Three Apple laptops won high marks from the tough critics at Consumer Reports in the magazine's June issue. The MacBook, MacBook Pro, and ultrathin MacBook Air scored high in portability, ergonomics and display as well as overall performance against comparable models by Sony, ASUS, Lenovo, Toshiba, Dell and Samsung.
Air Soars High
The MacBook Air 11-inch model, priced at $1,000, scored an overall rating of 62, beating comparable models from Gateway and Hewlett-Packard priced at $500 and $450. And in the 13-inch range, the top five models were MacBook Pros and a top-ranking MacBook Air, with a 76 rating.
The 11-inch MacBook Air, however, gave testers 5.25 hours of battery life while running applications, compared with seven hours for Gateway's model and 6.25 hours for the comparable HP Pavilion.
On the reliability scale, Apple scored in the midrange, with 17 percent of 43,000 Consumer Reports readers reporting repairs or serious problems. The best rating, 15 percent, was a tie between Acer and Toshiba, while the worst record, 21 percent, went to Dell.
In a blog post on ConsumerReports.org, Carol Mangis wrote that the numbers don't reflect the company's latest testing. "We have a new batch of laptop ratings coming very soon, though -- within the next few days ... Stay tuned."
A company spokesperson told us the laptop ratings are constantly being updated. In fact, late Wednesday, a Samsung model, 900X-3A, was added to the top of the 13-inch list on the magazine's website, with a 78 rating.
Consumer Reports hasn't hesitated to bite Apple in the past. The magazine, run by the nonprofit Consumer's Union, doesn't recommend the iPhone 4 due to reception problems related to hand contact with its unique wraparound antenna.
The strong laptop ratings suggest the computer giant hasn't let quality slip on its signature products as it switched focus and branched out to personal media players, smartphones and tablets in recent years.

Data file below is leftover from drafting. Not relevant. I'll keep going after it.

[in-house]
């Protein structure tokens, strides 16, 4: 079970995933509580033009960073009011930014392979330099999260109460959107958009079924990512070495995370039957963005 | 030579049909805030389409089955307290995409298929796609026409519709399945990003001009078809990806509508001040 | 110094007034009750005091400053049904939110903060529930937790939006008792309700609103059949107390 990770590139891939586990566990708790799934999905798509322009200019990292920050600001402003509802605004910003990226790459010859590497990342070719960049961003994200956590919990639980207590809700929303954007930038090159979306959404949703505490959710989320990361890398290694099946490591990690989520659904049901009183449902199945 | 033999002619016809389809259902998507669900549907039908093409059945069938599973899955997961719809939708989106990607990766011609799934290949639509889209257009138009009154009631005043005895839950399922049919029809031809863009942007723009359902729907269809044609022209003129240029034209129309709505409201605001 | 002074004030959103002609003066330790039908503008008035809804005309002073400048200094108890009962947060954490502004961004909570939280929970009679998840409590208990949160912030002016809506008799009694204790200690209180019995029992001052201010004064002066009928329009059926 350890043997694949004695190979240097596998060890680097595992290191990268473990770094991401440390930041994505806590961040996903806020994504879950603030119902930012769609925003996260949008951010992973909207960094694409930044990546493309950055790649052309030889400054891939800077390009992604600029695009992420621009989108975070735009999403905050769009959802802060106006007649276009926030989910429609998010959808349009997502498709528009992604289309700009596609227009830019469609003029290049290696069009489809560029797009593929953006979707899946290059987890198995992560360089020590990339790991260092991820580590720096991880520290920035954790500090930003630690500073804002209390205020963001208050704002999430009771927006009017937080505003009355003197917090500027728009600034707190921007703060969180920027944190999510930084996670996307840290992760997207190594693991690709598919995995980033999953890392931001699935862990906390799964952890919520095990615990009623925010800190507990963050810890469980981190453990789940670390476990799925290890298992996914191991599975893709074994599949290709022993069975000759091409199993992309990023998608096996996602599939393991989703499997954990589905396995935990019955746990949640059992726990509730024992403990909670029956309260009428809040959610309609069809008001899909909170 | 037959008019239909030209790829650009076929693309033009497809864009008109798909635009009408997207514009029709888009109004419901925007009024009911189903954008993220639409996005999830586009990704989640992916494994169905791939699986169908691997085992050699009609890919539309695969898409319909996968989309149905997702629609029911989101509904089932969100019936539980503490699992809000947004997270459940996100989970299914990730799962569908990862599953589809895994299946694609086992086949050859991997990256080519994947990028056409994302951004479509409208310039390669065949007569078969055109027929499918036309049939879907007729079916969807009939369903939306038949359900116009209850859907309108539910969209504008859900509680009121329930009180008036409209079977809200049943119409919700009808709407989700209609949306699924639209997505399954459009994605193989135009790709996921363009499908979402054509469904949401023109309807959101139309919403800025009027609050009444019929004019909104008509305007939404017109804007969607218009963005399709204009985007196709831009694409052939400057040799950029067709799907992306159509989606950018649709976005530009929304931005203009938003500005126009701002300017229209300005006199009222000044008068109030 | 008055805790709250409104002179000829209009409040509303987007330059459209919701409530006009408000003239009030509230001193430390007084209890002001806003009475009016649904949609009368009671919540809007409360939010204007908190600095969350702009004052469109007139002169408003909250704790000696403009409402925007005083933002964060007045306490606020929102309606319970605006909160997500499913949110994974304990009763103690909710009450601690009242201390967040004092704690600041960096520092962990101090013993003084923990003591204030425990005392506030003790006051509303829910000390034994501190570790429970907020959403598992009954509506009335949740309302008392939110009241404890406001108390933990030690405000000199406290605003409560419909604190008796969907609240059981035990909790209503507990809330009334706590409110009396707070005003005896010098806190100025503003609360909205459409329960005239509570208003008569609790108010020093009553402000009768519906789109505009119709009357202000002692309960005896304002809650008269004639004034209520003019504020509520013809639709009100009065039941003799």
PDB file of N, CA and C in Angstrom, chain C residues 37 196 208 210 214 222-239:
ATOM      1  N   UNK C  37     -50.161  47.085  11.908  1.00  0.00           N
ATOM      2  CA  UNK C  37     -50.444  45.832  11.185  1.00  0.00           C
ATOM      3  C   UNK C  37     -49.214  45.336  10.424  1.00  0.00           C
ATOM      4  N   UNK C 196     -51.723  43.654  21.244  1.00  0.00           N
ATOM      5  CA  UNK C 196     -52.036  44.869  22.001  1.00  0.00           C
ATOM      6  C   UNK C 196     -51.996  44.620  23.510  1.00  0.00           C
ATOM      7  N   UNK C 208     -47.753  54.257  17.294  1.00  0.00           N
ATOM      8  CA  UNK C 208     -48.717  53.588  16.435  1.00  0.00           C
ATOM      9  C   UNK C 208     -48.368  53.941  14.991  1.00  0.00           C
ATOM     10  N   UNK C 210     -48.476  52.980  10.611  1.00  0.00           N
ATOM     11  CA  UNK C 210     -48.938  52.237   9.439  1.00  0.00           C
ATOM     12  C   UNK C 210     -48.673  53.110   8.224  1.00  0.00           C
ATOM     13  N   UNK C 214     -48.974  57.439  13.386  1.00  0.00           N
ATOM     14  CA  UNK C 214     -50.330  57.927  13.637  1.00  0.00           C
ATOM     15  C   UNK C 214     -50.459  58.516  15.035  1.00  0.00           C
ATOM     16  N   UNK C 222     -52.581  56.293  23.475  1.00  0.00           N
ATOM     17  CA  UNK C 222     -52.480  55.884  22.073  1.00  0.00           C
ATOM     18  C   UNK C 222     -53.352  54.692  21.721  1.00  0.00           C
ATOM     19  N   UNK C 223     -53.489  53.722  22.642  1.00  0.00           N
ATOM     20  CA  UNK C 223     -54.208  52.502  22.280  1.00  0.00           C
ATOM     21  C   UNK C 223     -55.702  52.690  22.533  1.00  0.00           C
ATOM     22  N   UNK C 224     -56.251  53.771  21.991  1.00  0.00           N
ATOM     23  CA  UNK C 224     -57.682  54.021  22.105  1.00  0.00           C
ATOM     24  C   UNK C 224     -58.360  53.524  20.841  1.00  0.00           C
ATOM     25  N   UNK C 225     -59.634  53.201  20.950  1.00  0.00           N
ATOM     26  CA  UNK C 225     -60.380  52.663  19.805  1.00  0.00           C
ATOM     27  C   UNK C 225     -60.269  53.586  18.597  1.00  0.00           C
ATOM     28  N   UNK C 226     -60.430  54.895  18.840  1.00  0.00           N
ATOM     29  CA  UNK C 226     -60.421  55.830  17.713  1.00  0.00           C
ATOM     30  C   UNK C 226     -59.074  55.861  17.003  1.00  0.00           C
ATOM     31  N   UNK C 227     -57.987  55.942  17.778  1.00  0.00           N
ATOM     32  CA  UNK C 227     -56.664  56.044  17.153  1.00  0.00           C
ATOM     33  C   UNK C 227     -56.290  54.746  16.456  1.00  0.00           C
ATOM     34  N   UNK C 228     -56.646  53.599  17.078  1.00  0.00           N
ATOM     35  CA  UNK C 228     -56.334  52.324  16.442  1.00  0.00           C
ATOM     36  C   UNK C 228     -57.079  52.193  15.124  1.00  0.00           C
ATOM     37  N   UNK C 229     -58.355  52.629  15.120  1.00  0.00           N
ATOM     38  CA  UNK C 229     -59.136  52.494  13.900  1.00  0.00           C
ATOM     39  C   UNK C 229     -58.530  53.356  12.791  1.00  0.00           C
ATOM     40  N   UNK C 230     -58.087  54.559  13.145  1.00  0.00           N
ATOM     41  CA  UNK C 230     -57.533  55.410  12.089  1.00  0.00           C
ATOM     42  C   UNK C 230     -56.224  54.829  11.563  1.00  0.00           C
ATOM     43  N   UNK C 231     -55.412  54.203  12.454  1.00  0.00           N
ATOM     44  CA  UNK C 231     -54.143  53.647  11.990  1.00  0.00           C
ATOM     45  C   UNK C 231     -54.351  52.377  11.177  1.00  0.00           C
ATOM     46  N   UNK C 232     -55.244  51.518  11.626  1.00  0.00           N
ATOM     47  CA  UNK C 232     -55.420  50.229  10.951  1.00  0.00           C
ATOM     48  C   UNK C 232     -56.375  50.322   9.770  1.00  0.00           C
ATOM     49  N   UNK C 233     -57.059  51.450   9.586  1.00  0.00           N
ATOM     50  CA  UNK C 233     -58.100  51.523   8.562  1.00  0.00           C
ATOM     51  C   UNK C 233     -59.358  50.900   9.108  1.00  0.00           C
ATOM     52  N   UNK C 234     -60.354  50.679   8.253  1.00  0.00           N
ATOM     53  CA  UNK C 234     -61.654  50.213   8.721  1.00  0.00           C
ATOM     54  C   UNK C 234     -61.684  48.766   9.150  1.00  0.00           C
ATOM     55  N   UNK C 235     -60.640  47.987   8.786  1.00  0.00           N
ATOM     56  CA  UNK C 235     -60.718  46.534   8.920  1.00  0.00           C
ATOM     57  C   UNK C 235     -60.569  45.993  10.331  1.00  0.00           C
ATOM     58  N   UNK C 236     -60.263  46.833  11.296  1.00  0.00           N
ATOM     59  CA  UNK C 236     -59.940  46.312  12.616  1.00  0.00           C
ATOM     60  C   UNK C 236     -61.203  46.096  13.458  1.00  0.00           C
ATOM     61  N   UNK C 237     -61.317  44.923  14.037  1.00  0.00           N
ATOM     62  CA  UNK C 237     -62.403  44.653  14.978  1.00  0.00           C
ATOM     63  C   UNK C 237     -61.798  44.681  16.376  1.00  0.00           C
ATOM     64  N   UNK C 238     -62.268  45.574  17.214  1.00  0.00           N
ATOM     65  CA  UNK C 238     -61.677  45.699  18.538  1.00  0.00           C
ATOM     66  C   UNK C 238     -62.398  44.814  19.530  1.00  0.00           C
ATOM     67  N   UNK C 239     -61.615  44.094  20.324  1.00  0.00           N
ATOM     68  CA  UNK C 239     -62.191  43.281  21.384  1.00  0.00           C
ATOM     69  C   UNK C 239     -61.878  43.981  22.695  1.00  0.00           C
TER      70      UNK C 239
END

"Actually, where you are seeing the most innovation is on the tablets and phones," said Rob Enderle, principal analyst of the Enderle Group. "Look how much those devices have changed in 12 months, then look at how little their PCs, particularly desktops, have changed in 10 years."
Enderle said much of the advances in Mac performance have been driven by upgrades in chips made by its partner, Intel, which also partnered with Apple on the Thunderbolt input/output technology.
"They are wisely maintaining quality, but clearly aren't putting their greatest emphasis on the PC, and even the iPod is drafting the iPhone," said Enderle. "They are managing the PCs as a cash cow and doing it very well, but clearly they are no longer the major focus for the company."
Consumer Reports readers gave high marks to Apple for phone and online customer support, with AppleCare scoring 86, compared to 61 percent for Lenovo/IBM. Readers also said 80 percent of their tech-support issues were resolved, compared to 57 percent for IBM and Dell, MacWorld reported.